If you need inspiration to help Mother Earth, head to the Aveda Institute in Lakeview (2828 N Clark St, 773-883-1560), where signing a petition in support of the Endangered Species Act nabs you a hand-therapy service Saturdays in April. You can also buy a geranium-scented, organic Light the Way candle ($10), the proceeds of which benefit organizations dedicated to protecting endangered plants. Schedule a service on Saturday 22, and a dollar will go to the Earth Month Fund. Saving the planet has never looked or smelled so good. 2828 N Clark St, 773-883-1560.—AT
#40 get scrappy
aluminum groupies Those metal collectors aren’t crazy—there’s gold in them thar alleys By Web Behrens
It’s not hard to properly dispose of plastic milk jugs, brown beer bottles or back issues of Time Out Chicago—you can easily take them to a recycling center (find one at www.resourcecenterchicago.org). If you can’t manage that, even Mayor Daley’s blue-bag program is better than nothing. But you can’t fit your old box spring inside a blue bag, and who wants to take huge old appliances to the landfills? That’s where local metal collectors and processors enter the equation.
“Have you seen those old pickup trucks running around in the alleys?” Oscar Castillo asks. “I’m not like that.” Castillo owns American Metals (2420 W Cermak Rd, 773-927-0060) in Little Village. As a “primary collector,” Castillo and his employees pick up mostly from industrial accounts; in turn, the metal is sold to other companies capable of processing it. (They also accept stuff from the alley-scavenging pickup trucks.)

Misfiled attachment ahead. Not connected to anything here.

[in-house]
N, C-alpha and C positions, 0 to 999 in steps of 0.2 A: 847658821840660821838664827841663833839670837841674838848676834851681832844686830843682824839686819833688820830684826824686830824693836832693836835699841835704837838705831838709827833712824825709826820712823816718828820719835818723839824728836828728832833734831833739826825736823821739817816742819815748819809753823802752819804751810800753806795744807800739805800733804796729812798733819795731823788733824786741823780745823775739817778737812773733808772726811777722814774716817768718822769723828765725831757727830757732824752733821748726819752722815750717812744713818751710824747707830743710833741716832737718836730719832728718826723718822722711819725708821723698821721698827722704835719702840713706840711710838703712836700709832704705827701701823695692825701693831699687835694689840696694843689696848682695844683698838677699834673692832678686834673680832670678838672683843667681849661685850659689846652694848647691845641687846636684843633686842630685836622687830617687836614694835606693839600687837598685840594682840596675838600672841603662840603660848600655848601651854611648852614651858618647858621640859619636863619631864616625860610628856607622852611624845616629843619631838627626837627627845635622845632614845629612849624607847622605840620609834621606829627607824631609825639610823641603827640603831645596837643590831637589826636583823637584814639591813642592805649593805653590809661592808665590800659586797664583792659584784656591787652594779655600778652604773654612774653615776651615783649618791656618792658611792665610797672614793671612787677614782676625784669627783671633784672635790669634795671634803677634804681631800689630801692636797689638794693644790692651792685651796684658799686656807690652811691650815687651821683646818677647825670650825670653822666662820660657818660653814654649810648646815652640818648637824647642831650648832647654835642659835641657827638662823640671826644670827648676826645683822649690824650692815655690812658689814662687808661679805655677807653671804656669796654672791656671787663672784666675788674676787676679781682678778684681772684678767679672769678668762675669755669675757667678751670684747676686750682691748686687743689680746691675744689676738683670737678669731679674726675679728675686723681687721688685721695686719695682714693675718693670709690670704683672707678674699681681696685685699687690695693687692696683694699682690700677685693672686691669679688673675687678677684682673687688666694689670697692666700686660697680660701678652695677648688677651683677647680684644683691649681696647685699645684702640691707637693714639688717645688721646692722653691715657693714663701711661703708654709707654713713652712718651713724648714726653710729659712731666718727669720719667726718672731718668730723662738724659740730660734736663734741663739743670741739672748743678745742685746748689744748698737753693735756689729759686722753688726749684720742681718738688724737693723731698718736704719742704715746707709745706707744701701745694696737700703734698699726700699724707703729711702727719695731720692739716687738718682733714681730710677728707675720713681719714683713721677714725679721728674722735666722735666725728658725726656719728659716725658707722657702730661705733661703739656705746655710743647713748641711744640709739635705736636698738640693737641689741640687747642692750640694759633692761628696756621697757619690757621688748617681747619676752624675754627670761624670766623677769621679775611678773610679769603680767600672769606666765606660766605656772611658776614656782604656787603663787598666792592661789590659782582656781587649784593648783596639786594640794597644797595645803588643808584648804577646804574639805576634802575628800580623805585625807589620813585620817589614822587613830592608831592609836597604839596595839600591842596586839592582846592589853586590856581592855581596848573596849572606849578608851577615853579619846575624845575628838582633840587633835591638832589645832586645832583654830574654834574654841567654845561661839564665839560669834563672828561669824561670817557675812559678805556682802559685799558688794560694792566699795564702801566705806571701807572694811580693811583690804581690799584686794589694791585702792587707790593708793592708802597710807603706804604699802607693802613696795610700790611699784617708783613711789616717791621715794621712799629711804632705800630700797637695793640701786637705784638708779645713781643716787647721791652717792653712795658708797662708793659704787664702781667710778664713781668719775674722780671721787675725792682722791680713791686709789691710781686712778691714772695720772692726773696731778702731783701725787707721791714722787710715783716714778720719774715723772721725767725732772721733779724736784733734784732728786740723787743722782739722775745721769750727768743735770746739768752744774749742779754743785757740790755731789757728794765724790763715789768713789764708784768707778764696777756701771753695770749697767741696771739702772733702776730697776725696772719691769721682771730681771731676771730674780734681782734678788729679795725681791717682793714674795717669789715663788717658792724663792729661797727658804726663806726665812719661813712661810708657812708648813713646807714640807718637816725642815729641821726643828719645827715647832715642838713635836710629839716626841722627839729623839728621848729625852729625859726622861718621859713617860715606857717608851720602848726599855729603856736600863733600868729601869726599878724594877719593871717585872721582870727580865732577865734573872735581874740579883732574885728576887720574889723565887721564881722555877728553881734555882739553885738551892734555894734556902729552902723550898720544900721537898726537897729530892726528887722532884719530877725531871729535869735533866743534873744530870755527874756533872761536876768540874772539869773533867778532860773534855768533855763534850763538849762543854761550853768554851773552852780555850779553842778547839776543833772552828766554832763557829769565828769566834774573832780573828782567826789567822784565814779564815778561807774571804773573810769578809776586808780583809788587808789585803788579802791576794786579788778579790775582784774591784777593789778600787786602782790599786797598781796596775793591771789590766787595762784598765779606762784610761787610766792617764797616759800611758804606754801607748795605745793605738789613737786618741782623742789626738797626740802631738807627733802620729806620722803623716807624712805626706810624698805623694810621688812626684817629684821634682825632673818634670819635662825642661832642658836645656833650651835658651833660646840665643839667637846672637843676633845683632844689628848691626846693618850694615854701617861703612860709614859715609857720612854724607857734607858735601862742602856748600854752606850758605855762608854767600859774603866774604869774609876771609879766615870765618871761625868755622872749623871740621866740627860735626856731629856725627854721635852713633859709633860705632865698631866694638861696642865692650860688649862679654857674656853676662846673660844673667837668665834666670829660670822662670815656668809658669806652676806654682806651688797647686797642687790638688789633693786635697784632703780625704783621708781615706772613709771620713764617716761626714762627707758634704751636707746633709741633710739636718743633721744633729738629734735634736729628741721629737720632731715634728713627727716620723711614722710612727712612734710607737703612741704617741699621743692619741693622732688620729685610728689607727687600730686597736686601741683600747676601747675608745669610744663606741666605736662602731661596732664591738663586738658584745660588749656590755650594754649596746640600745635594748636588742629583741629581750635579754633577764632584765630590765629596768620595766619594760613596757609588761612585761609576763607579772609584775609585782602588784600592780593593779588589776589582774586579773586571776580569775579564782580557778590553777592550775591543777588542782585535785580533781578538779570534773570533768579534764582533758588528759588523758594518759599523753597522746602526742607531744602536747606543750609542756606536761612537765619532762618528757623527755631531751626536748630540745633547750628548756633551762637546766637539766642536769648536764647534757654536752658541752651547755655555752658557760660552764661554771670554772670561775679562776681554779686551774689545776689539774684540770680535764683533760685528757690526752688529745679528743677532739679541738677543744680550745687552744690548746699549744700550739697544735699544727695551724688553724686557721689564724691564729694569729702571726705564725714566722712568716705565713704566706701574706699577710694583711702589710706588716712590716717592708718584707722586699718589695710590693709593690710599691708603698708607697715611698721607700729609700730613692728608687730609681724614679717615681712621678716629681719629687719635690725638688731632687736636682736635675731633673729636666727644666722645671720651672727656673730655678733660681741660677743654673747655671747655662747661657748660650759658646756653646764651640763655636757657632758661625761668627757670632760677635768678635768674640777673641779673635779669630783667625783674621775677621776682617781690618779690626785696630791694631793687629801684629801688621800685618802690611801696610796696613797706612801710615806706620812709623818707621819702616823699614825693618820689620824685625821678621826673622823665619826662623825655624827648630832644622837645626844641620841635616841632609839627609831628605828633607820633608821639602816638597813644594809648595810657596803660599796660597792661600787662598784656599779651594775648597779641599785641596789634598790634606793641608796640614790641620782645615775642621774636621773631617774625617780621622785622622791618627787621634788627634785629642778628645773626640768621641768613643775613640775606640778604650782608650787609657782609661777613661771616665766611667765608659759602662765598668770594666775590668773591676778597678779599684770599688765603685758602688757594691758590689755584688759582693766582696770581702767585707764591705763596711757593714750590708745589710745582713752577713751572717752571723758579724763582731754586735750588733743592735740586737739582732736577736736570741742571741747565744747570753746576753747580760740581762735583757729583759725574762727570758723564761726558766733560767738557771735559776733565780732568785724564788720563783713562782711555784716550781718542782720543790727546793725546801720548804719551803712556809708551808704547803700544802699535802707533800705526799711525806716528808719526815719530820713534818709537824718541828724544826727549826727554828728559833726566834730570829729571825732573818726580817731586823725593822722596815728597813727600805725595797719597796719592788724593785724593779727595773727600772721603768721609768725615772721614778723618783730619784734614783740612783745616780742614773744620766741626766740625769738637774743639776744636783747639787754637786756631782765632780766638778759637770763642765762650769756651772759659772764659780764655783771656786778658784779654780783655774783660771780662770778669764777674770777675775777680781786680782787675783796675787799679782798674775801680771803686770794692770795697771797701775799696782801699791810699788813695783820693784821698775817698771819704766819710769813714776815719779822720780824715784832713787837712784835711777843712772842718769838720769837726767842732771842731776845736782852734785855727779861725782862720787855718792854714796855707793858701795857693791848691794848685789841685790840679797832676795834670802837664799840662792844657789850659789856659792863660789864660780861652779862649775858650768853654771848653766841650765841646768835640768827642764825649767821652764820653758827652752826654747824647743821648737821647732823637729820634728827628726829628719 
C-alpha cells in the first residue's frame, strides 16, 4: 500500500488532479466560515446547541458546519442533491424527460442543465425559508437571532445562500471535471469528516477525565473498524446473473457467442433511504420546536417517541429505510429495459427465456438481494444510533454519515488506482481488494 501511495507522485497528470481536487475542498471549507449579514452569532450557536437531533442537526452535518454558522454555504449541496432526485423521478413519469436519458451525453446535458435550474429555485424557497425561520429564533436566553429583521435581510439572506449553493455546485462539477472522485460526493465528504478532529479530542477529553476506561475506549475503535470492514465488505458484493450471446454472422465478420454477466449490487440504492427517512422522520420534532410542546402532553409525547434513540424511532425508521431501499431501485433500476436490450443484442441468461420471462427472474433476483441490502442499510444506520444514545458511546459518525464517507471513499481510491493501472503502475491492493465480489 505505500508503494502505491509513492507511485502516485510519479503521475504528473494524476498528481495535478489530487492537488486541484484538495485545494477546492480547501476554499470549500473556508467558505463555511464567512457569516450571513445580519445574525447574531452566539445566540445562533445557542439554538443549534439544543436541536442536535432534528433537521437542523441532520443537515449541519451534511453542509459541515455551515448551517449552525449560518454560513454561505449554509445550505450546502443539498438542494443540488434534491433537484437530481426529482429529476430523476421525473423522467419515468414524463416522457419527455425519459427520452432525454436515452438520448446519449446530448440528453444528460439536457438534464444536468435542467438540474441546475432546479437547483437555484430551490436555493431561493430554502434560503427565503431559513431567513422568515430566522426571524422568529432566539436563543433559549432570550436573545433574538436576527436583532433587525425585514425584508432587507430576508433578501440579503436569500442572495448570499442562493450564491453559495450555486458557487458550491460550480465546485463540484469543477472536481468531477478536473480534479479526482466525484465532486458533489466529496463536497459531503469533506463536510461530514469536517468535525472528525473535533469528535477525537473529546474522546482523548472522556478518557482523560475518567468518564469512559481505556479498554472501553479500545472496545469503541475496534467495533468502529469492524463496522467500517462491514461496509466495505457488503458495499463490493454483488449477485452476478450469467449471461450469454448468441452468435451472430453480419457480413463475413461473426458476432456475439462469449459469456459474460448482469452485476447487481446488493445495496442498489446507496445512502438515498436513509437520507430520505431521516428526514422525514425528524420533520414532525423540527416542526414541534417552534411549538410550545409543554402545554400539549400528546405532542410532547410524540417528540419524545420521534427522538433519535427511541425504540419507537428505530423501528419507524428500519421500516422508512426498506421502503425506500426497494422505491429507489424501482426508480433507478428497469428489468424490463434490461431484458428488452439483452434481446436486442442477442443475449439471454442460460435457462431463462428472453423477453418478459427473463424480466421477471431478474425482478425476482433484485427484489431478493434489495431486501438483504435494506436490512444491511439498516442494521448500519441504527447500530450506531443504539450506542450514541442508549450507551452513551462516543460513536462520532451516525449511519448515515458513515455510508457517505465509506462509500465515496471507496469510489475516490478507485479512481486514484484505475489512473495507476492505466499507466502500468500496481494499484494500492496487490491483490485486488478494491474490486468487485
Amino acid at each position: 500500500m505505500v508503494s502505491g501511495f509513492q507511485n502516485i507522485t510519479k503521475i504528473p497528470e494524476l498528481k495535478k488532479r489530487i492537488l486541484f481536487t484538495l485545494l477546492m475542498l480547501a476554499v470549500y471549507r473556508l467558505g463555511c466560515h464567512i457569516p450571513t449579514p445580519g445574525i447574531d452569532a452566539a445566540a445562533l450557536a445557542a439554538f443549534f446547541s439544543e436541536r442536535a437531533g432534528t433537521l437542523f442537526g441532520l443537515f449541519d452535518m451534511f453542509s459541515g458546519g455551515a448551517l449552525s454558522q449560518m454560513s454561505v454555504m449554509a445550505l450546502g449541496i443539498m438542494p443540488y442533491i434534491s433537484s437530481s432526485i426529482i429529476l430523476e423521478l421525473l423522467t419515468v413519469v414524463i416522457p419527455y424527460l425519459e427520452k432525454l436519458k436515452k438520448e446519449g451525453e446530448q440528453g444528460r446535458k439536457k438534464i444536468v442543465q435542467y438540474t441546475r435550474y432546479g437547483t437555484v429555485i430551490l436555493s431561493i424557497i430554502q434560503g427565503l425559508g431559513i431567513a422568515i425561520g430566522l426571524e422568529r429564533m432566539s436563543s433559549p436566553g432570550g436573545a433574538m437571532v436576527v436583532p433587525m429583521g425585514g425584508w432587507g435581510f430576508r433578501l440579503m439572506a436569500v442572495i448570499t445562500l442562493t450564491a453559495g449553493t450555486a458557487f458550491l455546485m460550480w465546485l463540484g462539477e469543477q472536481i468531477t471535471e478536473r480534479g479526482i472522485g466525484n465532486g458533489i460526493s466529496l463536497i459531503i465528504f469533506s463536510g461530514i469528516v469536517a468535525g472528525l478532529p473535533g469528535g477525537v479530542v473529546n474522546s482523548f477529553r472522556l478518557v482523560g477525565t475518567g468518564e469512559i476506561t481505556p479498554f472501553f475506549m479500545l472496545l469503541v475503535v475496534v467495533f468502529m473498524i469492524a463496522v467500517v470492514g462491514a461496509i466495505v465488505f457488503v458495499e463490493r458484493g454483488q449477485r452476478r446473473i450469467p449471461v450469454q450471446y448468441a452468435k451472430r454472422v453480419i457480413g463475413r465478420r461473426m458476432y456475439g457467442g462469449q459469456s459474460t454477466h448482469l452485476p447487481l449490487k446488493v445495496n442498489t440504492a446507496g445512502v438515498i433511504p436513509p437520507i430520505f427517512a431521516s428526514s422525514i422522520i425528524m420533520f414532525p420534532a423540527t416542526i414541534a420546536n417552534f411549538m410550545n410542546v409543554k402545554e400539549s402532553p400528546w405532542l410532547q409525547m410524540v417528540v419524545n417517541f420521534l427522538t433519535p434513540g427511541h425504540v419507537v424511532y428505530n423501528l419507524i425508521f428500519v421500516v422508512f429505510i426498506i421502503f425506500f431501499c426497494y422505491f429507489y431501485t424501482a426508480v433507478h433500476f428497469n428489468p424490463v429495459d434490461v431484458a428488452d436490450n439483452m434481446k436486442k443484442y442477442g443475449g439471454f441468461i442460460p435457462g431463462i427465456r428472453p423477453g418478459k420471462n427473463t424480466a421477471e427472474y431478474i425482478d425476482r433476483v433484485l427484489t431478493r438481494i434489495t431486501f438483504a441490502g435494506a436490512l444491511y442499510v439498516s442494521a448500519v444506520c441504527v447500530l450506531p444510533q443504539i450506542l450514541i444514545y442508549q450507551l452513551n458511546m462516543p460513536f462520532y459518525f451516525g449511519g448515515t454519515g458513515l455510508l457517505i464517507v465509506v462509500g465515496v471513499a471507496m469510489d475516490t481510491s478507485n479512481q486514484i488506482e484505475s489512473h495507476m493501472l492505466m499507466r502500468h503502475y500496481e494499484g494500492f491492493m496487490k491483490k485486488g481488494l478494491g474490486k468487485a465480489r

American Metals works with aluminum, brass, copper, stainless steel and high-temperature alloys. It also accepts certain appliances, like toasters and refrigerators. “But not microwaves,” Castillo says. “Microwaves are not [easily] recyclable. I don’t know what they do with them.”
In Cicero, United Scrap Metal (1545 S Cicero Ave, 708-780-6800) buys and processes scrap metal from Jane and Joe Q. Citizen, though the list is a bit more selective—no refrigerators or cars. “Nothing that could pose any kind of contamination to the site,” says Jodi Keller, USM’s director of marketing and business development. USM processes all the metal on-site, getting it for the mills.
If you want to get rid of your old metal appliances, you can call these guys or try to sell it yourself. But you won’t get rich recycling scrap metal from your basement. “I took a truckload of very nice iron to [a North Side site], but they only paid me for half the weight,” says Penny, a local artist-environmentalist (with, yes, a single moniker). “Perhaps they assume that half of what you bring is nonmetal attached to the good stuff. Still, that pretty much soured me on the whole enterprise.”
Keller says, “Some of the different waste haulers do understand the importance of separating the garbage from the scrap metal. I don’t know that they all do.” USM pays market prices, which fluctuate on a daily basis according to supply and demand for individual metals, she says. (On the day we talked to her, she quoted aluminum cans at paying around 50 cents per pound.)
Here’s a low-energy solution: Every eco-system needs its scavengers, so you could place scrap metal in your alley after the garbage men’s weekly pickup. That gives junk men six days to take it.
“God bless the souls who support their fam-ilies by scavenging,” Penny says. “I’m happy to give it to them—the metal and the money.”